Washington A FILM CLIP of Gov. Bill Clinton of Arkansas making a campaign speech appeared on an NBC network news broadcast the other night, but only because he was speaking at Georgetown University here and covering the same topic President Bush discussed at atial nomination. They are still unknowns to most voters, and the television networks -- the prime purveyor of political news -- are paying so little attention to them that raising their recognition level is an uphill struggle.
To some degree, the problem is a function of the fact the campaign began so late while Democrats waited for the glow of the Persian Gulf war to fade. Over the summer and fall of 1987, seven Democratic candidates had held 13 debates, several of which received national television exposure on public and cable systems and heavy coverage from the networks. None of those debates was particularly memorable, but they did define some differences among the candidates and establish a rough pecking order.
But the Democratic imperative of getting themselves known also is a victim of economics. The television networks have cut back drastically on their coverage of presidential politics because they are operating with sharply reduced budgets. Thus, the best opportunity for any of the Democrats seems to be to do what Clinton did -- bring their campaigns to a place the networks can easily and inexpensively cover them, which means New York or Washington.
Meanwhile, President Bush continues to enjoy the full coverage any president can expect. And if he chooses to exploit that opportunity with de facto campaign events, the networks are not making any fine distinctions.
In the aftermath of the 1988 election, there was a flood of well-deserved criticism of the way the networks allowed the Bush managers to set the agenda for the campaign by putting their candidate in visually attractive setting irresistible to the cameras and by using the kind of political sloganeering that fit "sound bite" journalism. Network executives responded with hand-wringing and promises that things would be different this time around.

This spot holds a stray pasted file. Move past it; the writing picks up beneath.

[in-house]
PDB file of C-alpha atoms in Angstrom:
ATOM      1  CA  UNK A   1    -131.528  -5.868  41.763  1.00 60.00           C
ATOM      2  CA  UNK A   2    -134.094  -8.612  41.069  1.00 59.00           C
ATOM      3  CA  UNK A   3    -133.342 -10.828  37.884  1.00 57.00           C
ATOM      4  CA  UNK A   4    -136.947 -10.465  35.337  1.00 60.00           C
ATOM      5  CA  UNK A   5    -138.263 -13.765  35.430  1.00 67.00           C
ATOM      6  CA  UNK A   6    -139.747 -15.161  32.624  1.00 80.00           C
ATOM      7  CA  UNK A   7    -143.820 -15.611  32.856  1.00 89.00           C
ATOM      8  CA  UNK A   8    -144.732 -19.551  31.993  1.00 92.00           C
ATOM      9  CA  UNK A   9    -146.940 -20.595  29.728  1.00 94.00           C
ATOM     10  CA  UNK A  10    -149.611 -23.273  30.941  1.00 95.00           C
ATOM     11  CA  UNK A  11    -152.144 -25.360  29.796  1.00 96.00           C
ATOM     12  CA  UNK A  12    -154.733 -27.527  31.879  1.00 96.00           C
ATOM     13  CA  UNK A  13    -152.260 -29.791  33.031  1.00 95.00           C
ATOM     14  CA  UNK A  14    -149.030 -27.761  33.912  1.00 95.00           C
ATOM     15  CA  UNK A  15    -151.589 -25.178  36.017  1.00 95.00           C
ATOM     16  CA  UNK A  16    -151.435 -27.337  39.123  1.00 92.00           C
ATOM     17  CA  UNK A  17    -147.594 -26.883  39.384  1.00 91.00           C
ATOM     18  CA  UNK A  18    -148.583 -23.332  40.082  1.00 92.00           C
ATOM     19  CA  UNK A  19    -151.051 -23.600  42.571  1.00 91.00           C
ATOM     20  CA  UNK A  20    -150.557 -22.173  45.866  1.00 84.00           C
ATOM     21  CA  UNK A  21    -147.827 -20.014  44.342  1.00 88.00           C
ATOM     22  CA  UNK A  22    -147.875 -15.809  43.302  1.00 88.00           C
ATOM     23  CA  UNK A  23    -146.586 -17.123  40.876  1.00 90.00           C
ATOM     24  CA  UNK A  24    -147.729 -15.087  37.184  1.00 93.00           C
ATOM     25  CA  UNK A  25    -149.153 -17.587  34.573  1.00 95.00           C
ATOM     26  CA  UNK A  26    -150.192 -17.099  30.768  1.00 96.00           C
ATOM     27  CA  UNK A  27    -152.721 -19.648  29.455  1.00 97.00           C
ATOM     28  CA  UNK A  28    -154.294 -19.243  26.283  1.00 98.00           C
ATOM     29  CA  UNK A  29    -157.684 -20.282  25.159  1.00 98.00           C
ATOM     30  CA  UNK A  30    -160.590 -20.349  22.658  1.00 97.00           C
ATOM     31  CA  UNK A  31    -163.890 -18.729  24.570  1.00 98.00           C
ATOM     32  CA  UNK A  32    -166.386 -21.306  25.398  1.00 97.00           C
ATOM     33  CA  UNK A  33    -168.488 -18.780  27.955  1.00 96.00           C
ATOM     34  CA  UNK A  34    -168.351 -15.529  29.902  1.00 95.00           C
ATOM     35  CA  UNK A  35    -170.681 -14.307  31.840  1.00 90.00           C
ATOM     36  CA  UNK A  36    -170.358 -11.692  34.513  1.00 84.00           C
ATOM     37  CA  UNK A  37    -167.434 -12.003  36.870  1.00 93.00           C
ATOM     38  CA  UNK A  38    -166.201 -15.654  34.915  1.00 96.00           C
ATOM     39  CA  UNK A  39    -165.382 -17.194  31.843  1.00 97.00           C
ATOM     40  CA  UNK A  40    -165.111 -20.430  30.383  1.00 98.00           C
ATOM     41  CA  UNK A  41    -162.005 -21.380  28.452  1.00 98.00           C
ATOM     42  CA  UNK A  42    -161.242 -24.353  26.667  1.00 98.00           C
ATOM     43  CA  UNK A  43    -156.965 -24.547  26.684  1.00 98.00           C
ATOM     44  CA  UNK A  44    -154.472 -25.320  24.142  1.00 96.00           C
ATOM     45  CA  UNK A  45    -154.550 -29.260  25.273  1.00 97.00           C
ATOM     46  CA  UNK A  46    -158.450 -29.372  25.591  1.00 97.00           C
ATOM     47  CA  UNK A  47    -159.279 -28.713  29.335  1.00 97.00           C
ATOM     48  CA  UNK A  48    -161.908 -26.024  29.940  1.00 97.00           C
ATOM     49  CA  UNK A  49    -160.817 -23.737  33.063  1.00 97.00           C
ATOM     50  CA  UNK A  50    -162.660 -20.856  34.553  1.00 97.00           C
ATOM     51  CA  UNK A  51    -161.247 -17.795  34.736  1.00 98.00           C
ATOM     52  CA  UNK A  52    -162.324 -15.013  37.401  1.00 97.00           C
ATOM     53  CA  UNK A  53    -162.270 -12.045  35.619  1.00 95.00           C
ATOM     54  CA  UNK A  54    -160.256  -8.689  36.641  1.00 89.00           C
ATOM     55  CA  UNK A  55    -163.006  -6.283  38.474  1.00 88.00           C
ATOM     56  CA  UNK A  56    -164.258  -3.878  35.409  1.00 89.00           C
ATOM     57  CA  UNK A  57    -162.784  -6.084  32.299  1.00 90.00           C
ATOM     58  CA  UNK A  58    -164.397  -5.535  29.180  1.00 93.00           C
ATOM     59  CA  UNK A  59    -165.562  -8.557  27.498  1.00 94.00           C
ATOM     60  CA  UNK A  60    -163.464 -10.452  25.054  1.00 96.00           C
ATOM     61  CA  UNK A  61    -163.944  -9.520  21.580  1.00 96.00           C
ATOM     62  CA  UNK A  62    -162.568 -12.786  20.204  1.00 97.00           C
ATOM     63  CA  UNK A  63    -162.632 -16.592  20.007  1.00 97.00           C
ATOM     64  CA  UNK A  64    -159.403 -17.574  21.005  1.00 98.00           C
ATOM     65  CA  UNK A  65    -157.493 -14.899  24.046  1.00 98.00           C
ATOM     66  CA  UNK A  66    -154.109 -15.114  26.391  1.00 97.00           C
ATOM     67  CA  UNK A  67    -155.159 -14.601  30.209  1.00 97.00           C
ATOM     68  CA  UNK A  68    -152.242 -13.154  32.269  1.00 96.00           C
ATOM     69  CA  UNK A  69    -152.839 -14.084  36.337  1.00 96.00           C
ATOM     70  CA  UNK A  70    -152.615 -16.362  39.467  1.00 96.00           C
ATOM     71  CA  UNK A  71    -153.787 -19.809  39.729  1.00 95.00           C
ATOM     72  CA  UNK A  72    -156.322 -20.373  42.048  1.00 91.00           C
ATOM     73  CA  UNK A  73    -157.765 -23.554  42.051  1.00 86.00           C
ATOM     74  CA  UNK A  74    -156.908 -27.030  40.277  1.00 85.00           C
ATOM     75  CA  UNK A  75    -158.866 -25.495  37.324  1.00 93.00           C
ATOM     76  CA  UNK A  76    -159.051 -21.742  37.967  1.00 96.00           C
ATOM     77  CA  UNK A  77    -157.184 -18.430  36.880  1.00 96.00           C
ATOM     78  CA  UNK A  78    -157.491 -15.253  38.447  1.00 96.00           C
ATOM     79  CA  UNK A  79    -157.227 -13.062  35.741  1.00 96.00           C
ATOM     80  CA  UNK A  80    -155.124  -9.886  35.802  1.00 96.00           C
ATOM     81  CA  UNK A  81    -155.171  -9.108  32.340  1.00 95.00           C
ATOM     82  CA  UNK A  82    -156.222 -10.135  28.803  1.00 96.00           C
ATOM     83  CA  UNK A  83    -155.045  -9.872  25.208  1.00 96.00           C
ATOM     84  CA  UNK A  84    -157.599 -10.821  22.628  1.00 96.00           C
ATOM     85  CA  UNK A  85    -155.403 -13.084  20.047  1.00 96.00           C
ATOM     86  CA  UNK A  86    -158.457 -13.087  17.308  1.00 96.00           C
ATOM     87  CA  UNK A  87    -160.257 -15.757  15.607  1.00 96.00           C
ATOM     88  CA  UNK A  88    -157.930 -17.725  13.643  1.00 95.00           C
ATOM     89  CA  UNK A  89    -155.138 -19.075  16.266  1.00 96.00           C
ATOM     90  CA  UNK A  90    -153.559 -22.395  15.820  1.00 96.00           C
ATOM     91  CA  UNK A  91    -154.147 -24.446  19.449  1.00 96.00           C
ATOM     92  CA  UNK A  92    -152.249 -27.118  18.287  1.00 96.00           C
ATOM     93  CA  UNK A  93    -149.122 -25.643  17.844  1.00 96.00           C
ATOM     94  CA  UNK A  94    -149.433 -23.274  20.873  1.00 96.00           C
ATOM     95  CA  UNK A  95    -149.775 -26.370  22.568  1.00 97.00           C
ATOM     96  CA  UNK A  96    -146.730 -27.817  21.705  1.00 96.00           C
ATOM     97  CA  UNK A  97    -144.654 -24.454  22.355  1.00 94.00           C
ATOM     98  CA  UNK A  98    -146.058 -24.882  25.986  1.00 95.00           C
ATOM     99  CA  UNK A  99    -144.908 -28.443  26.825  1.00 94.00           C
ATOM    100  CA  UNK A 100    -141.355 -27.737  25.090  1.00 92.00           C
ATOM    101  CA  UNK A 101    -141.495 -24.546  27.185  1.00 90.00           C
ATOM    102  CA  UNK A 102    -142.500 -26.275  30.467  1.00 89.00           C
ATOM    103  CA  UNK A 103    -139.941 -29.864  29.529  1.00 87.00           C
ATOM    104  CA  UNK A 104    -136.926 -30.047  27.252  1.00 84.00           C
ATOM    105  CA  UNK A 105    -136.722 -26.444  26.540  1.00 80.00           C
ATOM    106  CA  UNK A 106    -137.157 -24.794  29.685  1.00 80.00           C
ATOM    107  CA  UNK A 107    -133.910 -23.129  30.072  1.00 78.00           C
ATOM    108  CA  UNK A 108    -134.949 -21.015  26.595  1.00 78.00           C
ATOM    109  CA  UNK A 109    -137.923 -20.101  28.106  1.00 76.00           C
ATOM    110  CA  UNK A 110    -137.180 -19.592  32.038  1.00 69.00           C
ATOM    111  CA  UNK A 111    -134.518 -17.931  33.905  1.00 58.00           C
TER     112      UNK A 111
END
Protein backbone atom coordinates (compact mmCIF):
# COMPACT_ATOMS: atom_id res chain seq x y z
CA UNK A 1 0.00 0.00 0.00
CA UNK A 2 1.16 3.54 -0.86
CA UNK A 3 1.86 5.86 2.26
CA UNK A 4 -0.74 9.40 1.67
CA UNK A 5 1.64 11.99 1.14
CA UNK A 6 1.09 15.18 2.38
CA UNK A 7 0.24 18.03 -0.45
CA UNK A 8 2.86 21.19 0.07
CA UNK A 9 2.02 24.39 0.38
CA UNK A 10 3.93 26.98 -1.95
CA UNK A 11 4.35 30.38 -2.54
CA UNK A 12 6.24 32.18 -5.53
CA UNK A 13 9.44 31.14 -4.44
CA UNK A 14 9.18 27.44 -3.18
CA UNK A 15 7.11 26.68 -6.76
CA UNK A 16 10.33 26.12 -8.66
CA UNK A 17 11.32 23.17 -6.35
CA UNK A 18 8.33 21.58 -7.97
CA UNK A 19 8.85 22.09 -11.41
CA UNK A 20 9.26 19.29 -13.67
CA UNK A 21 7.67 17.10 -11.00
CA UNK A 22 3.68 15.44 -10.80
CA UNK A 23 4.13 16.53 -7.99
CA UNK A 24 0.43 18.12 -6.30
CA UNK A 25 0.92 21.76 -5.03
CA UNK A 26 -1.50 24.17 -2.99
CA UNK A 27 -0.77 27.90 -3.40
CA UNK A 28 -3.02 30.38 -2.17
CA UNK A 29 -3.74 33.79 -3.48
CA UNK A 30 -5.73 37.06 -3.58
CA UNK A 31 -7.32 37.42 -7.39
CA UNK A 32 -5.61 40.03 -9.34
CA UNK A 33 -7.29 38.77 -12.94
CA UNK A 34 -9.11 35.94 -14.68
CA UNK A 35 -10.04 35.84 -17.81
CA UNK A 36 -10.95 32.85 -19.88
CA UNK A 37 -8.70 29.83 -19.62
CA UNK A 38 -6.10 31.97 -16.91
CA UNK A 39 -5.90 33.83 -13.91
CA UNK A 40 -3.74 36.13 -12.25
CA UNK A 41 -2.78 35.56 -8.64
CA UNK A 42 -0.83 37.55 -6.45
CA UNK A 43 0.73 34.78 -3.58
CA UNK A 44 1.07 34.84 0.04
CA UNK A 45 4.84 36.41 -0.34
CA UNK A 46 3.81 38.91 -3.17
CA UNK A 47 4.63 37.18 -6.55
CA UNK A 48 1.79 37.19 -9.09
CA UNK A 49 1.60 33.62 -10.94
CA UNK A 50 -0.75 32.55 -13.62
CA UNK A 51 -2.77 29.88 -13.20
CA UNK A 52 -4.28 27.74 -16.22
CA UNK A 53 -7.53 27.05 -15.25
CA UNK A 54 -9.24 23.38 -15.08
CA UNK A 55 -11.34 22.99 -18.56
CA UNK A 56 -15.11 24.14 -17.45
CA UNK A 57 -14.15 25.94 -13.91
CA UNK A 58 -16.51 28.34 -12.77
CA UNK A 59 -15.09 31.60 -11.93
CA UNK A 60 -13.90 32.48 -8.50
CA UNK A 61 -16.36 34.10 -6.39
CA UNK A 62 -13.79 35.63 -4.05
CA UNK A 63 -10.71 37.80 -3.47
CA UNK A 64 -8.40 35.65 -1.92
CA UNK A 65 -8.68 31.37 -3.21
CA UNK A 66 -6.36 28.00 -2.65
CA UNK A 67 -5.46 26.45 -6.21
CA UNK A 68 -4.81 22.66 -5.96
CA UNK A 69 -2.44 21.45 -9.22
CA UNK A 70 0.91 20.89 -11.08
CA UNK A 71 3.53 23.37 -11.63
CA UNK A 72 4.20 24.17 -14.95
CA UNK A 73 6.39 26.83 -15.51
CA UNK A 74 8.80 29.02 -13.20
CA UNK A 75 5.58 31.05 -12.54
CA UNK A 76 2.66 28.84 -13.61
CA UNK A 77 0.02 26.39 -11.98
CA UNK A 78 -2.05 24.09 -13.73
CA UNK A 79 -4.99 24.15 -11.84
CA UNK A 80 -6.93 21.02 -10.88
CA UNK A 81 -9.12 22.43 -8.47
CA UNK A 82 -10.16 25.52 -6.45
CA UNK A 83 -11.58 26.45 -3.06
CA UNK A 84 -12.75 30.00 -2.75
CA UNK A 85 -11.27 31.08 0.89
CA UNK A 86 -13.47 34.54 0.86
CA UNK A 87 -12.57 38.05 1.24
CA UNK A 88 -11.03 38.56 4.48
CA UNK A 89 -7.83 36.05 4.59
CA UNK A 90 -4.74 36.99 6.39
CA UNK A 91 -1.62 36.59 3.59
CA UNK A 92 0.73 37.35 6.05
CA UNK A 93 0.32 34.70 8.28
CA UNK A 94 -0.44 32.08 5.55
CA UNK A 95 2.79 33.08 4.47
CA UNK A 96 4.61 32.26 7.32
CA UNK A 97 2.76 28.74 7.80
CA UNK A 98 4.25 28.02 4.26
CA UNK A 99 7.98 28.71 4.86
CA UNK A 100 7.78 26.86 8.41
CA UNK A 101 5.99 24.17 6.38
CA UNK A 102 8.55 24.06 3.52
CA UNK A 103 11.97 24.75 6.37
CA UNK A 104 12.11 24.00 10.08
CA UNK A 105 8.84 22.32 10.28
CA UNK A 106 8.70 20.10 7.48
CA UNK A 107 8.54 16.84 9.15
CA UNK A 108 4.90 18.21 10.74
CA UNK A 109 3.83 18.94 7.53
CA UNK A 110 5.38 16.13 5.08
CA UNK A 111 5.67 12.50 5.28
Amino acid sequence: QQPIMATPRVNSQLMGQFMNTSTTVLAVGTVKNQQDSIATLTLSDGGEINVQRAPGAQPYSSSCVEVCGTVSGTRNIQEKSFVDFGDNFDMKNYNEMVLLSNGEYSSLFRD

Don't bet on it. When President Bush drops in on an elementary school classroom in Maine to show he is an "education president," all the networks use the film. When he visits the Grand Canyon to show he is an "environmental president," the cameras faithfully follow. The network correspondents may raise questions in their reports about the validity of those labels, but for candidate Bush the pictures are what matters and they are political gold.
The Democrats now have several events on the schedule that may attract some network attention. They all will be appearing at the New Hampshire party convention this weekend, and most are scheduled for other joint appearances next month in Michigan, Iowa and South Dakota. But what they need -- and none is on the schedule this year -- is some nationally televised debate. Even one carried live only on public stations would attract some audience and provide clips for the networks.
At this point, the importance of building broad name recognition may be overstated. The campaigning for the New Hampshire primary next Feb. 18 is still at the stage in which the target audience is first the 3,000 to 4,000 Democratic activists
in the state. But it is also true that challengers to an incumbent president need to make themselves familiar figures with whom voters at large are reasonably comfortable. It is axiomatic in politics that voters recognize there is some risk involved in choosing an alternative to any incumbent, so anything that reduces that risk is important.
The Democrats still have time to achieve that goal. They will be competing in caucuses and primaries while President Bush will be getting a pass. The candidate who wins in New Hampshire or on Super Tuesday three weeks later can expect intense media attention. And these days a candidate can be transformed from unknown into household word in just a few days.
Right now, nonetheless, the Democrats are making little impact on the electorate. The differences among them are significant but apparent to few potential voters. There is not even enough recognition to permit valid opinion polls to measure how they are doing.